In the spring, Gov. Whitmer praised an opioid clinic. In the fall, a veto.
On a rainy day last April near Jackson, Michigan Gov. Gretchen Whitmer broke ground on a $10 million, long-term recovery home for opiate addicts called Andy’s Place. Standing to her far left, with a shovel of his own, was GOP Senate Majority Leader Mike Shirkey – who happens to represent Jackson.
"The crisis that we're confronting as a state is powerful,” Whitmer said that day.
“It does not discriminate, it does not abate. We must fight it. Andy's Place is going to be one of those places that changes lives and improves them for the better."
Five months later, Whitmer vetoed $750,000 in state funding for the project, a move that stopped the facility’s planned construction.
Whitmer's action has confounded those involved in the project who wonder whether the governor's veto constitutes hypocrisy following her words of support last spring, or simply an effort to embarrass the Republican leader in his district.
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Either way, they say, it's not a good look because it limits options for people battling substance abuse and addiction.
“Obviously the governor was trying to get the attention of the Senate Majority Leader,” said Chris Mitchell, executive vice president of the Michigan Health and Hospital Association, a trade industry group that represents Michigan’s community hospitals.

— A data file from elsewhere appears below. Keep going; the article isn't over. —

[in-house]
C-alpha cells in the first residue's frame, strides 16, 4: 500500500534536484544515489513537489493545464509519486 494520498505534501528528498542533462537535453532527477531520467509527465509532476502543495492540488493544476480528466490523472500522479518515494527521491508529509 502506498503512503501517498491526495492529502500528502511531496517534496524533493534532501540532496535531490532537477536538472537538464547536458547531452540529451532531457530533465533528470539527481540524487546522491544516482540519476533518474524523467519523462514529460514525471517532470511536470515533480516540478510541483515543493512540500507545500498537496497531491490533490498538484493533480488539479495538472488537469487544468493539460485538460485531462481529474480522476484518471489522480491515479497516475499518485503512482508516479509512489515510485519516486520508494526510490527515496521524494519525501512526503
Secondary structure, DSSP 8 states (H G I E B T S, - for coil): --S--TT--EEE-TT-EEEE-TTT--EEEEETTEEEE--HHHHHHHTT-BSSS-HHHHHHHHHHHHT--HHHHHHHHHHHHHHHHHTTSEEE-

“This is just an unfortunate outcome of the political gamesmanship that is being played.”
The Andy’s Place project is named in memory of Andy Hirst, 24, who died nine years ago of a heroin overdose.
Mike Hirst, Andy’s father, told Bridge he is baffled by Whitmer’s veto.
“I just can’t understand it,” said Hirst, named Citizen of the Year in 2016 by the Jackson Citizen Patriot for his advocacy for better understanding and treatment of opiate addiction. He has been a driving force behind the establishment of Andy’s Place.
“I am dismayed. This project should not be caught up in a political chess game. We are hoping that Governor Whitmer will find it in her heart to take another look at it. There are too many lives at stake.”
‘A misguided strategy’
In the grand scheme of 147 vetoes amounting to more than $900 million in cuts to the $59 billion state budget, a $750,000 veto may seem like pocket change in a much larger fight.
But it’s emblematic of the budgetary brinkmanship Whitmer is playing with GOP leaders of the House and Senate, in several instances involving projects that, like Andy’s Place, Whitmer had previously supported, or championed in her election campaign.
They include $375 million in one-time road funding (she is holding out for a longer-term and far more sizeable investment), $37 million for Pure Michigan advertising, $16.6 million for rural hospitals, $26 million for school career and technical education equipment and security funds, and $15 million earmarked for municipal airports to battle PFAS.